If not its purpose, I have to respect the accordion's presence in Metro: Last Light. You can listen to the instrument's musical wheezing as part of a show put on in a dilapidated theater, one of several populated hubs you'll visit in your trek through the tunnels of Moscow. If you opt out of the game's scavenging and shooting for a few moments, there's an entire show to take in. It has all the awkwardness and earnestness of a production that only needs to be less bleak than its surroundings.
Last Light, much like predecessor Metro 2033, is a feat of obsessive, paradoxical world-building – you believe this as a place that has been demolished, poisoned and forced to retreat into claustrophobic hovels. There are glimmers of recuperating life in these bastions, most of all in Metro's stunning sewer-bound equivalent of Venice. The town layouts are noticeably linear, in part because there isn't much room for subterranean sprawl, and because the game spends all its money on the critical path. To explore is to linger, listen and look; and that's fine. While you assume the role of Artyom, a member of a hardened peace-keeping group that settles matters in the metro, it's impossible to forget the dangers lurking above and outside. Last Light, more than most games in which you are primarily built to shoot, manufactures tension through an ever-bleak environment and your fragile existence within it.
The flashlight, which is necessary to ward off some of the scarier things scurrying out of Moscow's corpse, needs to be regularly charged with a small handheld generator. Air filters for your gas mask must be replenished when above ground, with a countdown on your watch reminding you how little time is left before the gasps and gulps set in. And you know the visor is a big deal when there's a button for it, dedicated just to wiping off the dirt and blood that accumulates.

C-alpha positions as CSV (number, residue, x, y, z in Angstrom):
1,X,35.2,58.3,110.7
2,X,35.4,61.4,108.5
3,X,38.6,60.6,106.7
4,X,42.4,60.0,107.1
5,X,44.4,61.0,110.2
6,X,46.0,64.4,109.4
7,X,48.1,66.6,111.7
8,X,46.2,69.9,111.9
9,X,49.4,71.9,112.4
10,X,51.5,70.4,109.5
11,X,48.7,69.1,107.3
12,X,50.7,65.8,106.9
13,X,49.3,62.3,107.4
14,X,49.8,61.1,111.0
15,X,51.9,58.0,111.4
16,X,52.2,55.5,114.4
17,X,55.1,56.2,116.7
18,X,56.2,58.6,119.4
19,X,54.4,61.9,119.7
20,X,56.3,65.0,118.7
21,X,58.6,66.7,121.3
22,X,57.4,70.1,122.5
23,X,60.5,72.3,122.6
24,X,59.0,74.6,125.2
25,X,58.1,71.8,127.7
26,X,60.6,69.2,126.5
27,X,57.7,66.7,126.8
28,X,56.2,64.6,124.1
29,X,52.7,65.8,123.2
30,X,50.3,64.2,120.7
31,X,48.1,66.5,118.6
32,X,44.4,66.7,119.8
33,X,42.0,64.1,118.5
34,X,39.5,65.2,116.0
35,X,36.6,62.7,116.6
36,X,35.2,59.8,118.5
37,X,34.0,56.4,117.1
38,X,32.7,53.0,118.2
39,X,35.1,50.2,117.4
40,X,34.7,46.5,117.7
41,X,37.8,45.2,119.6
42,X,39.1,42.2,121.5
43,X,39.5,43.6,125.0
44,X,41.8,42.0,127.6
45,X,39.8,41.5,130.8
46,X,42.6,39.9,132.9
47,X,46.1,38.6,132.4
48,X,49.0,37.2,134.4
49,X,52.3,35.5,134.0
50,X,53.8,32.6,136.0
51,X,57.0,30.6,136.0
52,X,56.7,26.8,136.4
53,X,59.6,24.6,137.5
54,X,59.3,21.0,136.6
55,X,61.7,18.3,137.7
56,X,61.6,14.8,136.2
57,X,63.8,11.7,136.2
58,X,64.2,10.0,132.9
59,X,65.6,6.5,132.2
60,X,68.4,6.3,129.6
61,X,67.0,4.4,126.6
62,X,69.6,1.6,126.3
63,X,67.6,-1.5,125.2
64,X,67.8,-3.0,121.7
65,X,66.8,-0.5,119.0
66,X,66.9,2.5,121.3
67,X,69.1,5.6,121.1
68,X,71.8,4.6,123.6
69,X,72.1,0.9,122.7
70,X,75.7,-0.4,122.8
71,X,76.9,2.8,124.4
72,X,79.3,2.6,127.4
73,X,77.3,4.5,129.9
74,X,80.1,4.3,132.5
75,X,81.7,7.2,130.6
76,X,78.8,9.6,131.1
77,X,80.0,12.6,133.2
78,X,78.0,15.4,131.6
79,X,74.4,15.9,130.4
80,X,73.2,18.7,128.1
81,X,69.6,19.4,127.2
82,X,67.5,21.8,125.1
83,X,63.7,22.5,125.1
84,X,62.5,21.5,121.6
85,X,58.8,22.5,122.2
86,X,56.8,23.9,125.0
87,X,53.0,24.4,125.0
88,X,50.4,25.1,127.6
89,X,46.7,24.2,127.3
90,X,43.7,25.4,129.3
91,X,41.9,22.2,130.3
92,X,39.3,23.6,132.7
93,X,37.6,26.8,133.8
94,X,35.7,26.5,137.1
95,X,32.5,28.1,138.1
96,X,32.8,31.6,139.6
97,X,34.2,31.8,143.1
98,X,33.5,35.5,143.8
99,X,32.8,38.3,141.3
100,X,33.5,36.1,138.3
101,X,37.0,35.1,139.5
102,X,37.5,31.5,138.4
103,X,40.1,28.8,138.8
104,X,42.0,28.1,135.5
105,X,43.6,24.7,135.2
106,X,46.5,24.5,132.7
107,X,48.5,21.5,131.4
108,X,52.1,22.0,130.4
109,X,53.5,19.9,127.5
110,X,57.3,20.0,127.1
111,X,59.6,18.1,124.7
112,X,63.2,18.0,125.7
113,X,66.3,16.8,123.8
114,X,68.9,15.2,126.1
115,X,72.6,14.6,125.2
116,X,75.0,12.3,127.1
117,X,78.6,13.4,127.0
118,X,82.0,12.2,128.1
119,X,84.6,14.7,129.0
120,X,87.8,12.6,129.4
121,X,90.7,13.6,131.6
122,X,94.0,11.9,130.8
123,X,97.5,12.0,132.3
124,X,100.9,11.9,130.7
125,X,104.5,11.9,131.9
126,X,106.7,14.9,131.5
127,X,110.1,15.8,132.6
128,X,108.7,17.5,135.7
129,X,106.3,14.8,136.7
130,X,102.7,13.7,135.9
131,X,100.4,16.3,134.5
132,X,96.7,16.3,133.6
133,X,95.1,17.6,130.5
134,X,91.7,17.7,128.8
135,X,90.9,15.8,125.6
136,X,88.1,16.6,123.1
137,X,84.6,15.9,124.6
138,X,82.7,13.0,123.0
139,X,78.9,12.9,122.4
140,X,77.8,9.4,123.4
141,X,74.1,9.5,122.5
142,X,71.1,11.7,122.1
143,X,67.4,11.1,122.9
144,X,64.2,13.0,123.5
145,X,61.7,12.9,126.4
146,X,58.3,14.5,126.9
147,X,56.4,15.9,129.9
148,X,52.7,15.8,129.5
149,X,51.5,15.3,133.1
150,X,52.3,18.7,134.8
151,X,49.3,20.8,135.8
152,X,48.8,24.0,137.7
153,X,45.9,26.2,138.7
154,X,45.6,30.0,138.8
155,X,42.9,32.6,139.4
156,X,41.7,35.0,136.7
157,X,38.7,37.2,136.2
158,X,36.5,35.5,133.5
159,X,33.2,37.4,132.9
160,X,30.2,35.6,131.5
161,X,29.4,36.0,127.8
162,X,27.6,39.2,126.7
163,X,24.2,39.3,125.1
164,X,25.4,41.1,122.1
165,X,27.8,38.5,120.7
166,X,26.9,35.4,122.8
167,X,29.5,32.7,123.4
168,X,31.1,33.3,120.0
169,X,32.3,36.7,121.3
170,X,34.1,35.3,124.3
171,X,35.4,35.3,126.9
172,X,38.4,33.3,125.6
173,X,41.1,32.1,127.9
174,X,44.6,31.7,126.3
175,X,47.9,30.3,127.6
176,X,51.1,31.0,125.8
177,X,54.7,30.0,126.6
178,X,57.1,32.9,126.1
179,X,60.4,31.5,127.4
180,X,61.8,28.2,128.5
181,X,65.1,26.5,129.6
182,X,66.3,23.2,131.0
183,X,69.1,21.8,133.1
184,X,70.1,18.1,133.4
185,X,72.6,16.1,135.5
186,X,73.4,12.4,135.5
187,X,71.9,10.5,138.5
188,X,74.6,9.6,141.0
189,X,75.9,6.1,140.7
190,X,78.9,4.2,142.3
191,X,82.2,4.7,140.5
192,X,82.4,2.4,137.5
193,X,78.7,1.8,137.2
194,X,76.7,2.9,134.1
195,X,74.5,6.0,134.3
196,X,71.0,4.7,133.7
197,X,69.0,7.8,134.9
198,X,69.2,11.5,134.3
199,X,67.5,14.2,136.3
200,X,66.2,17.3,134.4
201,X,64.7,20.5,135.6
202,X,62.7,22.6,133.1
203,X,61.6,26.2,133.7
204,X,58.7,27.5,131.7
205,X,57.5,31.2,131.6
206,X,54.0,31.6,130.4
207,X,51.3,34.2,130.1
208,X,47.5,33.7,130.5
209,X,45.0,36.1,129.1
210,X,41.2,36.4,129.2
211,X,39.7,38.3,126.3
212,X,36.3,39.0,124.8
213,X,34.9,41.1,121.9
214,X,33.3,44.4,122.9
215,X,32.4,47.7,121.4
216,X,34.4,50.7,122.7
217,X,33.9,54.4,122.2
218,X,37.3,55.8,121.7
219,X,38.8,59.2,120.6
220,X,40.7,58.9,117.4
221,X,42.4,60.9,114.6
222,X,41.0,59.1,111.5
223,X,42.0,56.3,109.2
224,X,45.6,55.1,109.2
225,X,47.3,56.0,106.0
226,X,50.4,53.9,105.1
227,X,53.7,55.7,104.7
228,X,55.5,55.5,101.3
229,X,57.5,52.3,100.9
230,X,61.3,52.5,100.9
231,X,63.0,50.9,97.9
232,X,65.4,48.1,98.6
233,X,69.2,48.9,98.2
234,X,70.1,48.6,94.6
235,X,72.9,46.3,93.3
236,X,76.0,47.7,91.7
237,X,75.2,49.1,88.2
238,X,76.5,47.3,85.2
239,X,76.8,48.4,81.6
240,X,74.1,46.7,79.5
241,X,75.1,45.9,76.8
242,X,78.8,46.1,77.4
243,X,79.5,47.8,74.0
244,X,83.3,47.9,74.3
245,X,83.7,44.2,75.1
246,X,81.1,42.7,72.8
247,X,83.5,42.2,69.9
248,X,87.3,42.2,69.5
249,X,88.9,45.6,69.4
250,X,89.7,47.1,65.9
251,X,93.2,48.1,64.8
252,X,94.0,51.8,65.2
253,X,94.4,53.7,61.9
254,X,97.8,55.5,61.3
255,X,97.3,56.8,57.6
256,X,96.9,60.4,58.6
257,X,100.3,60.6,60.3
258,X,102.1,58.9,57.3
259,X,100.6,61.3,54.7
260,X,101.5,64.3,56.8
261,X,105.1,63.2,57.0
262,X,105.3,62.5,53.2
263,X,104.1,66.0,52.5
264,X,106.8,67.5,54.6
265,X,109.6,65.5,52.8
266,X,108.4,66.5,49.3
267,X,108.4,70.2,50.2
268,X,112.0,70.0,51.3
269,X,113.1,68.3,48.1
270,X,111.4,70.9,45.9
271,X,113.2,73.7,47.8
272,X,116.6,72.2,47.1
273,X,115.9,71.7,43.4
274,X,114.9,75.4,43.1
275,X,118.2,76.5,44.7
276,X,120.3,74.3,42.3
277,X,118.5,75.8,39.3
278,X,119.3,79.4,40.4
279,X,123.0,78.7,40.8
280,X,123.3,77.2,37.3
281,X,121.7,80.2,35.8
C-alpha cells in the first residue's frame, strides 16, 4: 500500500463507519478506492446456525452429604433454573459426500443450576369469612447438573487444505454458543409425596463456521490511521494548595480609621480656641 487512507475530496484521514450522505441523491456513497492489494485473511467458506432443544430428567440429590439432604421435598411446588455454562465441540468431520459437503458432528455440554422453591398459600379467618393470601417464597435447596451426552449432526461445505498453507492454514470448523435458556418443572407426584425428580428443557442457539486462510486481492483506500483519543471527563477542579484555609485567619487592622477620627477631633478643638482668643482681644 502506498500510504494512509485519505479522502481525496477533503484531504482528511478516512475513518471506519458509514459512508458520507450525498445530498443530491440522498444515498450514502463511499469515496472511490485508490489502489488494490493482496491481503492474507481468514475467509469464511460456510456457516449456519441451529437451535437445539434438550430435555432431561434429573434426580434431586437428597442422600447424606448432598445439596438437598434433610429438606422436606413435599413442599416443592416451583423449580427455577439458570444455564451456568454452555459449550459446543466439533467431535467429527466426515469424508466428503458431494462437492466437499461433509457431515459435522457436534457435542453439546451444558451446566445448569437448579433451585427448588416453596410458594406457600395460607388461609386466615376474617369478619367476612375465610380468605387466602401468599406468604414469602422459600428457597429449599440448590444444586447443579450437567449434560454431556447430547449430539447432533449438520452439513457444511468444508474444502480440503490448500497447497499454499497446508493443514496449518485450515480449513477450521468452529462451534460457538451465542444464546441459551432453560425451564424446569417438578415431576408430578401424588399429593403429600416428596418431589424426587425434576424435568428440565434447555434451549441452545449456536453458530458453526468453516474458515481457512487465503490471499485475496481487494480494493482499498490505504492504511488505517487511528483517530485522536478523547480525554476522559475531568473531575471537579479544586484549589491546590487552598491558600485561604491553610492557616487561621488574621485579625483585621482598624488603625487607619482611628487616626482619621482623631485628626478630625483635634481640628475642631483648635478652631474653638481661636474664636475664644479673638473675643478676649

Metro: Last Light is smartly conservative: for as much as it revolves around picking everything clean of ammunition and currency (which are sometimes the same thing), it's remarkable how much less rifling there is compared to a BioShock. The infrequency of combat empowers that activity in the same way, with sporadic bursts of violence giving Last Light both a clear rhythm and purpose. To wit, a large shootout against an invading metro faction is dwarfed by any battle in Call of Duty, but feels ten times more important in your journey.
Last Light truly excels at pacing and direction, even while it dabbles with verbose characters and an ambiguous supernatural element. Its pacing is tied to Artyom's goals just as much as the hostile geography: you escape the claustrophobic metro just as it starts to test your tolerance, but then it's a grueling trip through a toxic marsh in the dead of night, a frantic shootout on a moving train, or a nerve-wracking march across cracking ice. The biggest, most jarring bungle here is in the role of Anna, a rare female character that seems to get a personality transplant when she steps out of view. She's certainly no Alyx Vance.
Metro: Last Light does belong in the company of Half-Life, though. It's an unusual, meticulously detailed shooter inextricable from its environment – making its refuge in the railways of Moscow all the more apt. The survival and shooting aspects engage with what is considered valuable in the world, and both leave ample room for moments of solace, exploration and concise violence.
This review is based on PC download of Metro: Last Light, provided by Deep Silver.
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